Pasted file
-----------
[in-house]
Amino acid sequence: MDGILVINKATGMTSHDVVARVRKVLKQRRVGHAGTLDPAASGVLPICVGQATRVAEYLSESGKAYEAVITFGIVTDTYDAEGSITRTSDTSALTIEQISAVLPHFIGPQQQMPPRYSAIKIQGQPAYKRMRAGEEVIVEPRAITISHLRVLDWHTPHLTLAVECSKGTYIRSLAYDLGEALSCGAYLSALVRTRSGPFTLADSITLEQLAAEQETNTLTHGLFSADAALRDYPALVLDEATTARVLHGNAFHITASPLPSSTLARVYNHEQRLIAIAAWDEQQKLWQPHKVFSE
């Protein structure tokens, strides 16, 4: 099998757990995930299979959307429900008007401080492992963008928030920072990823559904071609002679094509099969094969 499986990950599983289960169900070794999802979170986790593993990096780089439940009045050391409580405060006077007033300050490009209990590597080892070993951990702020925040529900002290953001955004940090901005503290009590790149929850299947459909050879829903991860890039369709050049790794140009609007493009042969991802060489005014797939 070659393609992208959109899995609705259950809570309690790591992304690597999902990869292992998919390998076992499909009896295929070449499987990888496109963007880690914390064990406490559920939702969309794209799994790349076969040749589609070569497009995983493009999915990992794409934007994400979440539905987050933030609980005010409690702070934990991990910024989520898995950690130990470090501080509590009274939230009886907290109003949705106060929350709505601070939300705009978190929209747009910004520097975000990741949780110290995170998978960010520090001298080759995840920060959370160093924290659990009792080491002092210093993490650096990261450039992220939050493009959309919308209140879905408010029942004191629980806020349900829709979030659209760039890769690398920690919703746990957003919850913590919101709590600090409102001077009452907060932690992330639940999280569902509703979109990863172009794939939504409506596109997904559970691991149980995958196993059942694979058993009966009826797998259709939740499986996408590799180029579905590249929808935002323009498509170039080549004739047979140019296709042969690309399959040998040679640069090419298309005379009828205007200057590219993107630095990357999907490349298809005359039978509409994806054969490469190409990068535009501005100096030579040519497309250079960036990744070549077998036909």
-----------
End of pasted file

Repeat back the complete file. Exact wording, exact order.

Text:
[in-house]
Amino acid sequence: MDGILVINKATGMTSHDVVARVRKVLKQRRVGHAGTLDPAASGVLPICVGQATRVAEYLSESGKAYEAVITFGIVTDTYDAEGSITRTSDTSALTIEQISAVLPHFIGPQQQMPPRYSAIKIQGQPAYKRMRAGEEVIVEPRAITISHLRVLDWHTPHLTLAVECSKGTYIRSLAYDLGEALSCGAYLSALVRTRSGPFTLADSITLEQLAAEQETNTLTHGLFSADAALRDYPALVLDEATTARVLHGNAFHITASPLPSSTLARVYNHEQRLIAIAAWDEQQKLWQPHKVFSE
């Protein structure tokens, strides 16, 4: 099998757990995930299979959307429900008007401080492992963008928030920072990823559904071609002679094509099969094969 499986990950599983289960169900070794999802979170986790593993990096780089439940009045050391409580405060006077007033300050490009209990590597080892070993951990702020925040529900002290953001955004940090901005503290009590790149929850299947459909050879829903991860890039369709050049790794140009609007493009042969991802060489005014797939 070659393609992208959109899995609705259950809570309690790591992304690597999902990869292992998919390998076992499909009896295929070449499987990888496109963007880690914390064990406490559920939702969309794209799994790349076969040749589609070569497009995983493009999915990992794409934007994400979440539905987050933030609980005010409690702070934990991990910024989520898995950690130990470090501080509590009274939230009886907290109003949705106060929350709505601070939300705009978190929209747009910004520097975000990741949780110290995170998978960010520090001298080759995840920060959370160093924290659990009792080491002092210093993490650096990261450039992220939050493009959309919308209140879905408010029942004191629980806020349900829709979030659209760039890769690398920690919703746990957003919850913590919101709590600090409102001077009452907060932690992330639940999280569902509703979109990863172009794939939504409506596109997904559970691991149980995958196993059942694979058993009966009826797998259709939740499986996408590799180029579905590249929808935002323009498509170039080549004739047979140019296709042969690309399959040998040679640069090419298309005379009828205007200057590219993107630095990357999907490349298809005359039978509409994806054969490469190409990068535009501005100096030579040519497309250079960036990744070549077998036909």